Starship, Sodexo Launch Food Delivery via Robots

Starship, Sodexo Launch Food Delivery via Robots at George Mason University

Delivery from are ready to serve the George Mason University campus with on-demand food and beverage options. Source: Technologies

Starship Technologies and Sodexo, Inc., today launched on-demand food delivery services via robots at George Mason University. The companies are deploying a fleet of more than 25 mobile robots to serve a community of approximately 40,000 students, faculty, and staff in Fairfax, Va.

Sodexo and Starship said the initiative “is the largest implementation of autonomous robot food delivery services on a university campus, and is representative of Sodexo’s next-generation technology portfolio for the College and University Market.”

Pizza, donuts, coffee, and more

Through a Starship Deliveries app, available via iOS and Android, users can order food and drinks to be delivered anywhere on campus within minutes. Retailers participating in the program include Blaze Pizza, Starbucks, and Dunkin’ Donuts and 2nd Stop, a Sodexo-branded campus grocery store. In addition to food costs, each on-demand delivery costs $1.99.

Through the app, users can order their items, then drop a pin where they want the delivery to be sent. They can then watch as the robot autonomously delivers the items via an interactive map. Once the robot arrives, customers receive an alert, and can meet the robot and unlock it through the app. Starship said the delivery usually takes 15 minutes or less, depending on menu items ordered and the distance the robot has to travel. The delivery robots can carry up to 20 pounds.

Starship Mobile Robot George Mason University

Mobile robots can traverse sidewalks and curbs autonomously, even in rain and snow. Source: Starship Technologies

Starship said the robots use machine learning, artificial intelligence, and sensor arrays to travel on sidewalks and navigate around obstacles. “The robots can cross streets, climb curbs, travel at night and operate in both rain and snow,” Starship said. The robots can be stored in pods located around the campus, where batteries are automatically switched in order to continue operation, with no human involvement, the company added.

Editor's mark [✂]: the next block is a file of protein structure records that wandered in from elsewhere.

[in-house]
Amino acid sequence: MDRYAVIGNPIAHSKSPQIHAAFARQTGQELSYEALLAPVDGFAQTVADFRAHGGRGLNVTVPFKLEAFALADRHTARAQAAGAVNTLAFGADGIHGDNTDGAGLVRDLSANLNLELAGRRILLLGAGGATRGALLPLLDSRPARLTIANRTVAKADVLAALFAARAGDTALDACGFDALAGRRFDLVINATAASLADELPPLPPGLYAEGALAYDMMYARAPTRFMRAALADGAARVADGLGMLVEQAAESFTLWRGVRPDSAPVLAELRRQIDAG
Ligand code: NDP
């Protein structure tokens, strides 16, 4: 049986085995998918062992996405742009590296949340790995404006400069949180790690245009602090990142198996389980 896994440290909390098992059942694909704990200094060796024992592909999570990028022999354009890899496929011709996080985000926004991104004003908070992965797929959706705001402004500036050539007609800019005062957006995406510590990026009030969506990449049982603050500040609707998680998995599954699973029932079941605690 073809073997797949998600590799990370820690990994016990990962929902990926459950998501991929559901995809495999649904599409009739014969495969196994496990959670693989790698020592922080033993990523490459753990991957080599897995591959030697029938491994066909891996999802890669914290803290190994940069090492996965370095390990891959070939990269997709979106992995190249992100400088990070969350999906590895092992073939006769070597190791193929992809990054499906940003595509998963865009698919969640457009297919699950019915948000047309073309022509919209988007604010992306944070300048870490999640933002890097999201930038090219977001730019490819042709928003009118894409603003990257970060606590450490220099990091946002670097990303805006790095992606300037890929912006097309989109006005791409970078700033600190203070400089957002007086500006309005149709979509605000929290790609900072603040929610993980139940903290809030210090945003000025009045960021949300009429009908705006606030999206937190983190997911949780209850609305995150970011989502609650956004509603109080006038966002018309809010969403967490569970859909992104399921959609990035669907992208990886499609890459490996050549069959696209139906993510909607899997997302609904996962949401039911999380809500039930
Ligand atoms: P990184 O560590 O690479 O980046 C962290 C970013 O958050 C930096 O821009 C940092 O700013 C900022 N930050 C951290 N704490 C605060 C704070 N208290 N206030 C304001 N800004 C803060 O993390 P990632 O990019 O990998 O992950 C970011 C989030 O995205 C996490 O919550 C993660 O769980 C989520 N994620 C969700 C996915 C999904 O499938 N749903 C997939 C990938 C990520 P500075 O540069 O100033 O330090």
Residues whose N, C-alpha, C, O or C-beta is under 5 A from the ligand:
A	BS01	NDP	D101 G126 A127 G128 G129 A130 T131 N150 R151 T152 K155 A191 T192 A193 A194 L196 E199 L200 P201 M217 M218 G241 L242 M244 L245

Sodexo, which provides food and facilities management services around the world, said it is committed to developing and offering innovative services “that enhance the campus experience and meet the expectations of today’s students.”

“We’re excited that our students, faculty and staff get to be at the forefront of this pioneering campus food delivery service,” said Mark Kraner, executive director for campus retail operations at George Mason University. “Our commitment to providing an optimal campus experience is one of the things that distinguishes George Mason University as a place where everyone can thrive.”

“College students understand the benefits of technology on campus and expect it to be integrated into their daily lives,” said Ryan Tuohy, SVP, business development, at Starship. “With the hectic schedules students lead, there is a convenience for students to have their food, groceries, and packages delivered. Our goal is to make life a little bit easier for students, whether that means skipping the line, eating lunch on the lawn rather than in the café, or finding the time to eat better when studying for exams. Commuter students can even meet the robot on their way into class. We look forward to seeing how our service will help and support the daily lives and community of students and educators at George Mason University.”

Last-mile delivery by robots growing

Starship has been providing mobile robot deliveries in other locations globally, completing more than 25,000 deliveries and traveling more than 150,000 miles. In November 2018, the company announced an on-demand package delivery service for customers in Milton Keynes, U.K. Starship has also run pilot programs with communities in the Bay Area of California, including Mountain View, Redwood City, Palo Alto, and Walnut Creek. Since its founding in 2014, the company has raised more than $42 million in funding.

College campuses appear to be a prime location for last-mile delivery robots. Earlier this month, Robby Technology delivery robots began making food deliveries at the University of the Pacific in Stockton, Calif., in a partnership with PepsiCo’s HelloGoodness brand. At the University of California Berkeley campus, Kiwibots have delivered food on campus, although one of the robots made headlines when it caught fire during a delivery.

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